Several years ago when my parents joined I gym, I told my mom that she was going to love the endorphin rush as her inner Olympian came out. Well, let’s just say that are times in life when we are close, but no cigar. Though my parents have gone faithfully to the gym, it’s never been quite the source of joy it is for me. Fair enough.

That being said, I still believe there is an inner Olympian in each of us! (I try not to use many exclamation points – but this is how I feel. Most likely you can see why my mom just rolls her eyes when I talk like this, but people, someone has to be the enthusiastic one and that’s me.)



The Olympics offer us the following opportunities to tap into our inner Olympian with these reminders that will live on long after that glorious flame is extinguished.

1. There are times in life to really get excited.

2. Hard work doesn’t guarantee success, but not putting in the work can almost guarantee failure.

3. Dress for success – whether it is some fancy kind of swim suit that helps with speed or a uniform that won’t get in the way of your performance, there is no doubt that these are Olympians and not just some kids fresh off the playground.

4. You don’t accomplish greatness on your own. The sea of coaches, shots of the parents, and mentions of friends and teammates demonstrates that everyone stands on the shoulders of others.

5. Enjoy the moment! Another way of saying this: tune in. Easier said than done, but as much as possible, remind yourself of small details of the moment.

6. You will get banged up. When the camera zoomed in on a woman gymnast’s toes, it kind of ruined the magic for me. While everything else about her seemed so lovely, her feet gave a fuller picture as they told the truth.

7. It’s OK to show real emotion.  Watching Liu Xiang, the Chinese hurdler, crash into the first hurdle and then hop his way to the finish, I don’t think there was a dry eye in the whole country. I saw something on yahoo that showed the faces of some of the silver medalists, many of whom had dreams of gold. Life comes with disappointments. But it also comes with some thrilling victories. It’s important to weep with those who weep and celebrate with those who celebrate.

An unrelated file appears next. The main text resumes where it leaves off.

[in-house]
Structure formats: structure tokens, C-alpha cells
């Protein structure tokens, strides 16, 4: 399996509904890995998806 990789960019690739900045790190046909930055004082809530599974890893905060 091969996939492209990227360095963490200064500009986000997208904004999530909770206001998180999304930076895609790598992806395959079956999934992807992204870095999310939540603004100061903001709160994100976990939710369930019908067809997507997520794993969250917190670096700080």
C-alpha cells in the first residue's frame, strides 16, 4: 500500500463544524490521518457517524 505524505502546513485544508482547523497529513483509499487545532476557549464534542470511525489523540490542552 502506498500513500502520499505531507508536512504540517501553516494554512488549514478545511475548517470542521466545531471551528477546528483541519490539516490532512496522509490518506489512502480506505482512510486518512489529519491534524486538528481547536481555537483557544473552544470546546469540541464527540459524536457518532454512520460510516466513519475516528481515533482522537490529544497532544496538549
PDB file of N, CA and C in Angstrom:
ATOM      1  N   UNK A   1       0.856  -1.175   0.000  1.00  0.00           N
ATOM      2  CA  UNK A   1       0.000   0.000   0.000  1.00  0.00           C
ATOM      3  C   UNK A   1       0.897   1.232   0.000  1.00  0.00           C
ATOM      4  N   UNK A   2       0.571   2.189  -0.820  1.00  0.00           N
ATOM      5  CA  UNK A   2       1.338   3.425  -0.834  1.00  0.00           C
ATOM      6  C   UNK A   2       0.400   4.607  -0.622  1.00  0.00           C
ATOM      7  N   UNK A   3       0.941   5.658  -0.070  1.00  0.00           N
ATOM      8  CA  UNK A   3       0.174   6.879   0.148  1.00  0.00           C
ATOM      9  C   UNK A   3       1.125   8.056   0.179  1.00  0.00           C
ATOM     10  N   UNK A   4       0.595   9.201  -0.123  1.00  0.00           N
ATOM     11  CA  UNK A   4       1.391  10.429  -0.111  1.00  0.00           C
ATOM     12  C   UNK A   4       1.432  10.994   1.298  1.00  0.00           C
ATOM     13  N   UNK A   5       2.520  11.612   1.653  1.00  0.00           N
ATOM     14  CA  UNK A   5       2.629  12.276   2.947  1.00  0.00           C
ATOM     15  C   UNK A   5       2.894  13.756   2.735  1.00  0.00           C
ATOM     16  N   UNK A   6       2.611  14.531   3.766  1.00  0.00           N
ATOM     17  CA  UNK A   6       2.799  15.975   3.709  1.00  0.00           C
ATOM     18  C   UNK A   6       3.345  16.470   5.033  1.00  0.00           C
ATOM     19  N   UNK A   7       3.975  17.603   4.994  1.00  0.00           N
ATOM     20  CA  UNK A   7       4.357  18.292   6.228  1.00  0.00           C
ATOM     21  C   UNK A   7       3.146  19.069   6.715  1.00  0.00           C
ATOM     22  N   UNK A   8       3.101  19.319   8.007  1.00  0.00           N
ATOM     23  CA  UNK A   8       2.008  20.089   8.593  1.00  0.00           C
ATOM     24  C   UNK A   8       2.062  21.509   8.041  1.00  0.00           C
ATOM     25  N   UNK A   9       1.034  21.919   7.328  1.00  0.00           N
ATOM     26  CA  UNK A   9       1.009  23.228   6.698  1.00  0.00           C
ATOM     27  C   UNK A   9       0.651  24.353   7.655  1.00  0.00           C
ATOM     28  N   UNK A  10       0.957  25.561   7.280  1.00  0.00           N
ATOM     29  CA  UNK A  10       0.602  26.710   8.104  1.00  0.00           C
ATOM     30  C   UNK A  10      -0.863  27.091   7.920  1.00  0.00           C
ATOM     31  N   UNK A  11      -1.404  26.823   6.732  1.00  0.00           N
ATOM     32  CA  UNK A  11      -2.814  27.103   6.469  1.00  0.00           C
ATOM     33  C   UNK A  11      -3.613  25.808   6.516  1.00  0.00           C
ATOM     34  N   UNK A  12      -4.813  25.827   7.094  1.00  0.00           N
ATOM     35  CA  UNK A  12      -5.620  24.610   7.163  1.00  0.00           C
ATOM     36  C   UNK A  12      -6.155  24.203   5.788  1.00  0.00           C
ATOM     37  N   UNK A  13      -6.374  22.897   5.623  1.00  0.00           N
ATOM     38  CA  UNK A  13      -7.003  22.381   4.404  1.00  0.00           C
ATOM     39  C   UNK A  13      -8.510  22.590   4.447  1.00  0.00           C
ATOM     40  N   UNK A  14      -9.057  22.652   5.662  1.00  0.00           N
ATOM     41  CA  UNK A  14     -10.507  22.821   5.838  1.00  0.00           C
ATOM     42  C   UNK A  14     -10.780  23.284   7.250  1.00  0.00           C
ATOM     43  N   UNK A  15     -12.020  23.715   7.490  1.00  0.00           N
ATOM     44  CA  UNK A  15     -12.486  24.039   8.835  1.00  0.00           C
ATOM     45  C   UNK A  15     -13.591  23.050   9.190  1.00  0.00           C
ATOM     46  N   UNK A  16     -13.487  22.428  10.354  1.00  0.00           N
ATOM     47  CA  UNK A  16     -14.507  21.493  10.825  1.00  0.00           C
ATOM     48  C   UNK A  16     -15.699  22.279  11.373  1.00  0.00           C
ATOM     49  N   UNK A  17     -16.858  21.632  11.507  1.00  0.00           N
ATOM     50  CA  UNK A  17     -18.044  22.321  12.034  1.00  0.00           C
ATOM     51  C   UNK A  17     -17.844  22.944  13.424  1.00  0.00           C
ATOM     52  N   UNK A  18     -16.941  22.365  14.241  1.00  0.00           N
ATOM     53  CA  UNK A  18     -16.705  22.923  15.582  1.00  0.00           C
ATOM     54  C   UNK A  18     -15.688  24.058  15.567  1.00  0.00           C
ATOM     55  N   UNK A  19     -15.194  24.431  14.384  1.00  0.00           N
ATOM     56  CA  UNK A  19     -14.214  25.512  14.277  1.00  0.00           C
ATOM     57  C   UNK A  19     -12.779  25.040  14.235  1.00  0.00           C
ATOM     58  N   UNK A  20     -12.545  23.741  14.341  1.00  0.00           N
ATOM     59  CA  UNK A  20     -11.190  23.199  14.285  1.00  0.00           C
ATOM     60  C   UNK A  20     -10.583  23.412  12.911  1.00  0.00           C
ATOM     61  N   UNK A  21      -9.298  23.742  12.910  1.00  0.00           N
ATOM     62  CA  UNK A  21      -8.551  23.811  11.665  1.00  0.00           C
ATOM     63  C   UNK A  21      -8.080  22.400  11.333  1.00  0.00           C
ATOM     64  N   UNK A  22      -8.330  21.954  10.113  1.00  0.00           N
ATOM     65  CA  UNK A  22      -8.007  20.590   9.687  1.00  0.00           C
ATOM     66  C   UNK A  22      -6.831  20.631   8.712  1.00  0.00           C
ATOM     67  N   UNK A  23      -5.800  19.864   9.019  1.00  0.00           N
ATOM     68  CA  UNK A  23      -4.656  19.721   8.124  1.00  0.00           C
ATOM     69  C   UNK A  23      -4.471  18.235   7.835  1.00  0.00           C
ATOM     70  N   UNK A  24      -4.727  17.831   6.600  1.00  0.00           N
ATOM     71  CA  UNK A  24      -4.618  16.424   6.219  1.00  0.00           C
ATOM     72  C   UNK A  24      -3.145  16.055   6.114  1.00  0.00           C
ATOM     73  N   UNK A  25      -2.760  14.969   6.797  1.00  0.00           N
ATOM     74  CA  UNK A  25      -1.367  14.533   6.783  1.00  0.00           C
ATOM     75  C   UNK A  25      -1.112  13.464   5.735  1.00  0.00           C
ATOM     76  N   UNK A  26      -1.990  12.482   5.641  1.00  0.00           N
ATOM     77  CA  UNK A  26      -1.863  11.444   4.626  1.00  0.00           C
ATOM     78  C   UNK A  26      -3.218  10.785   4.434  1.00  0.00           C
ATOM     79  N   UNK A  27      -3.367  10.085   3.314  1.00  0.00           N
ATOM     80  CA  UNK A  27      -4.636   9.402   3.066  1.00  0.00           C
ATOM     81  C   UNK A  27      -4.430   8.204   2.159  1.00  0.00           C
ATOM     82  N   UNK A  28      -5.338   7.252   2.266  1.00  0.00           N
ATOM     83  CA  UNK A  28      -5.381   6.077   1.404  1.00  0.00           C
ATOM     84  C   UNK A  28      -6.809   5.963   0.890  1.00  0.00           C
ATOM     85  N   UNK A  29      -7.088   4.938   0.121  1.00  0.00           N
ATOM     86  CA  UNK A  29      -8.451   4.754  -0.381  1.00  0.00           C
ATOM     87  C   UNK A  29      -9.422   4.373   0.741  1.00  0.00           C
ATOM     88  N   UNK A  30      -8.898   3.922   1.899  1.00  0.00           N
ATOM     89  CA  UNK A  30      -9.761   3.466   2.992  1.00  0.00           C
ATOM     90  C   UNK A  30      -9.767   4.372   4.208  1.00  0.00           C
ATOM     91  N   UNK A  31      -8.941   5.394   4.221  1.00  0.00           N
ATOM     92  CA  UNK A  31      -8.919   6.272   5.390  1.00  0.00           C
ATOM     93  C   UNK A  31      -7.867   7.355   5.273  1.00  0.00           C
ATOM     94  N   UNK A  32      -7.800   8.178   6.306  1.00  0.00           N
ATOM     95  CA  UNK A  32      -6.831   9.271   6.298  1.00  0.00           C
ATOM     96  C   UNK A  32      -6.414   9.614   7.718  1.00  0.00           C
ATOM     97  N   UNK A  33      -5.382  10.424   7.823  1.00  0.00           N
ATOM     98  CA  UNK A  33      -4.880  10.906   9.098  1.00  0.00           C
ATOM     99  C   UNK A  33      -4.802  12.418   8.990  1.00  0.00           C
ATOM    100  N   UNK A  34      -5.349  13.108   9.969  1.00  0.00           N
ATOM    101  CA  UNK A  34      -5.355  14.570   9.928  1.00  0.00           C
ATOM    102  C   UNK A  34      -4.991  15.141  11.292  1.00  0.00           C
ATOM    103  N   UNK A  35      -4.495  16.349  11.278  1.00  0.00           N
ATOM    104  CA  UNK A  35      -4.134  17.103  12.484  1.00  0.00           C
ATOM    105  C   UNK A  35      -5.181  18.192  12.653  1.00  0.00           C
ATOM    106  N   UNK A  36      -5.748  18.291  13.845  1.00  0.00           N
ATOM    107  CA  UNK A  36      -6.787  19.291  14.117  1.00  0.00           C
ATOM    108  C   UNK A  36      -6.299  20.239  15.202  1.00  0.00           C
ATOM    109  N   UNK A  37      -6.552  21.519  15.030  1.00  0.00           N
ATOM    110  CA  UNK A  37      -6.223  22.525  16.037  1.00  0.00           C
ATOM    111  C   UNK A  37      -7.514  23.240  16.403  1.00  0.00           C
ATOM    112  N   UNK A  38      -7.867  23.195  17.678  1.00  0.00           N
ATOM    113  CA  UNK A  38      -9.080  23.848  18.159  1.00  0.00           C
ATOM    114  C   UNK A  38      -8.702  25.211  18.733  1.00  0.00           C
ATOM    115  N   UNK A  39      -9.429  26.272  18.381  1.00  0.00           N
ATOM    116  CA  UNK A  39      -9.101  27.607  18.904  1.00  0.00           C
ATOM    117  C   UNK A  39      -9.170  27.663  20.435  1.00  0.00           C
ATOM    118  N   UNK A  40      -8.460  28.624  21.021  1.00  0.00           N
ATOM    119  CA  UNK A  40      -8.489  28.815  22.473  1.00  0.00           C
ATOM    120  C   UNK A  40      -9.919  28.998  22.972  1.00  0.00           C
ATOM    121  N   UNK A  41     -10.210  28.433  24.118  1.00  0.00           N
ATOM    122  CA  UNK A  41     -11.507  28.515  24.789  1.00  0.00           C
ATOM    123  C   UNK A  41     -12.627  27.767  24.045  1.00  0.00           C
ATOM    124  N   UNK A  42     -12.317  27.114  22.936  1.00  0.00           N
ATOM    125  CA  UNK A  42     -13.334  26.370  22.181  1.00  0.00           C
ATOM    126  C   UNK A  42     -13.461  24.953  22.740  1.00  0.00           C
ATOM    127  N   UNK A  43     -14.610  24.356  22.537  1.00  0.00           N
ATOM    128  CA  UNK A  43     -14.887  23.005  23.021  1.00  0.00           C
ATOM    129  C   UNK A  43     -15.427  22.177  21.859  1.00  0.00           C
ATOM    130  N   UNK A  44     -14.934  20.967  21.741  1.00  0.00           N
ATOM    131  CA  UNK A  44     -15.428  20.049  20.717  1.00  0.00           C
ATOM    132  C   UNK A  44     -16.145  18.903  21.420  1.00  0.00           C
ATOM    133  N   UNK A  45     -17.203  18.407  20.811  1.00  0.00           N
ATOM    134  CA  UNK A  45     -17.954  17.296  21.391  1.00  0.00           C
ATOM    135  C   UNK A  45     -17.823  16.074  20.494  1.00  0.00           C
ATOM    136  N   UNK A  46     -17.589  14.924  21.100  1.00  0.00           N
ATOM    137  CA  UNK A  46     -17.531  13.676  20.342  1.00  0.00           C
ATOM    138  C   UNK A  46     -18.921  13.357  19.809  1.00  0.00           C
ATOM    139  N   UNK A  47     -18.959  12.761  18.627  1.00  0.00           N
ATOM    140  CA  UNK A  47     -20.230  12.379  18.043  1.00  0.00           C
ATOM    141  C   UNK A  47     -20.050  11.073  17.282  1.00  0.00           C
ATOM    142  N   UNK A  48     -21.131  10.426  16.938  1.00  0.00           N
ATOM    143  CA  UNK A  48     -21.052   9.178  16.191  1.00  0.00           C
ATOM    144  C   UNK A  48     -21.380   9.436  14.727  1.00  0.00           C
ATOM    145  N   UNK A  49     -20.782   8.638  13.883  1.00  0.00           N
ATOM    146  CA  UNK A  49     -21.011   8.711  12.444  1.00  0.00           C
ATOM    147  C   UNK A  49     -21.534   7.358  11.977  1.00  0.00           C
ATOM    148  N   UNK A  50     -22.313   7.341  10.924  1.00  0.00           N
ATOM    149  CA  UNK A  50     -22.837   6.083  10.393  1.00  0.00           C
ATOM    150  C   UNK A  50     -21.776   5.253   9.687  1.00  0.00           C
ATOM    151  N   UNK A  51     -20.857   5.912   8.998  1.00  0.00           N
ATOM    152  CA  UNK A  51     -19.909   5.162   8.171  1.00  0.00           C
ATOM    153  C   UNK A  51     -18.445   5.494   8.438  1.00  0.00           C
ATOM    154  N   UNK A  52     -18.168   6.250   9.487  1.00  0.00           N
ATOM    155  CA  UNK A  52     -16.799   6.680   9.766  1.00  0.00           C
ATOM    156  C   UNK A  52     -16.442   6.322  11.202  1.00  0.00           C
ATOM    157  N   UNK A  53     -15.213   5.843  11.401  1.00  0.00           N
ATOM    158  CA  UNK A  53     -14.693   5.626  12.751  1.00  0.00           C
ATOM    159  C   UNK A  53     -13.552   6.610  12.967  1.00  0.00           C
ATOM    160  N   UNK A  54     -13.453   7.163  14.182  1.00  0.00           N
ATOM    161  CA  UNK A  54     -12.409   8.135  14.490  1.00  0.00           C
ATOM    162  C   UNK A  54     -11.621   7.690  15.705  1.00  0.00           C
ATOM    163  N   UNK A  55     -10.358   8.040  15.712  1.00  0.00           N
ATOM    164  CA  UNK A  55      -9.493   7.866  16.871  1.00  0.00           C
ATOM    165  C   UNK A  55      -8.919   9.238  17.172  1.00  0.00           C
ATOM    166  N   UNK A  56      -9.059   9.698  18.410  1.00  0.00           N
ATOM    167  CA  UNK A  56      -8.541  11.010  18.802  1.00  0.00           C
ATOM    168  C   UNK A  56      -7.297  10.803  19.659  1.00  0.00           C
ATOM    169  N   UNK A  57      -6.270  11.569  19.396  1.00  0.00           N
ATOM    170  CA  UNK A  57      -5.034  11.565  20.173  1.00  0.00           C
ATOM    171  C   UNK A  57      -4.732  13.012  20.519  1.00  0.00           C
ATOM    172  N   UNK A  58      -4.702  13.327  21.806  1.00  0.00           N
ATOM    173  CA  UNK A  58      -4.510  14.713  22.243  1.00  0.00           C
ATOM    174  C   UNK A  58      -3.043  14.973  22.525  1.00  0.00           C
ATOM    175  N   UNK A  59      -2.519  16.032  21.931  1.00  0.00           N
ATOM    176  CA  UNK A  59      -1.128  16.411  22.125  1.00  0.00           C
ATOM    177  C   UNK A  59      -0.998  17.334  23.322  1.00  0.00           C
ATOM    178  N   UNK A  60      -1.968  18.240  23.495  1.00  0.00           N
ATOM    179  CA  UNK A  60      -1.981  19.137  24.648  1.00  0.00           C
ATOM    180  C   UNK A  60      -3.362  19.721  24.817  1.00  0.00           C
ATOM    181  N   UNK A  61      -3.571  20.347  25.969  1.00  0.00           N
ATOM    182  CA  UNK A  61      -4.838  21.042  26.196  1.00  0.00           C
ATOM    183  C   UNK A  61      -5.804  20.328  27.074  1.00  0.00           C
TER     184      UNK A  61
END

8. The spotlight will be fleeting. We love these athletes, yet will remember few by name sooner than we care to admit.

It was the Seoul Olympics in 1988 that showed my family I have a bit of an addictive personality as I watched every minute televised. Yes, I rearranged my dorm room so that my desk faced the television and basically did no school work except for calculus during the entire Olympics. And here is the final tip for the Olympian in all of us: there will be seasons to rearrange your life (and furniture) and give your focus fully, wonderfully, and enthusiastically to something.

And then mourn it when it’s over. Olympics, thank you for being a bright spot every couple of years.

Anything to add to my list for your inner Olympian?

Leave A Comment

  1. Gayle Wilson August 10, 2012 at 8:04 am - Reply

    Oh, it does leave a hole, doesn’t it! But yeah for the new way of getting to watch Olympics every two years! Though I wish I lived in Canada during the broadcasting. I don’t mind the tape delay thing, but I could do without all the jingoism.

    I’d add — stay in the Olympic Village — to the list. Don’t separate yourself from the crowd. Go to all the ceremonies; you’ll be sorry if you don’t (I nearly didn’t attend my college grad, but a pastor told me I’d regret it. I ended up really happy I did.)

    • Avatar photo
      Amy August 10, 2012 at 12:10 pm - Reply

      Gayle, funny you mention the broadcasting … the sites on the internet I’ve found have all been Canadian broadcasters. Lovely and fine (and the pronunciation of ‘drama’ never fails to bring a smile), but I do miss hearing “home” — and the Olympic Village, yes, yes!! Thanks for adding that.

  2. Nita Kulesa August 10, 2012 at 2:34 pm - Reply

    Yes! Believe it or not, but I am enjoying the moments … well, at least most of them as I spend a week with two of the teen grandkids in Southern Colorado (Kate & Dylan)! They don’t see one another often, but have always enjoyed a special bond. From goofy and silly to squashing me in frequent group hugs to nagging to do something, we are making memories for all of us!

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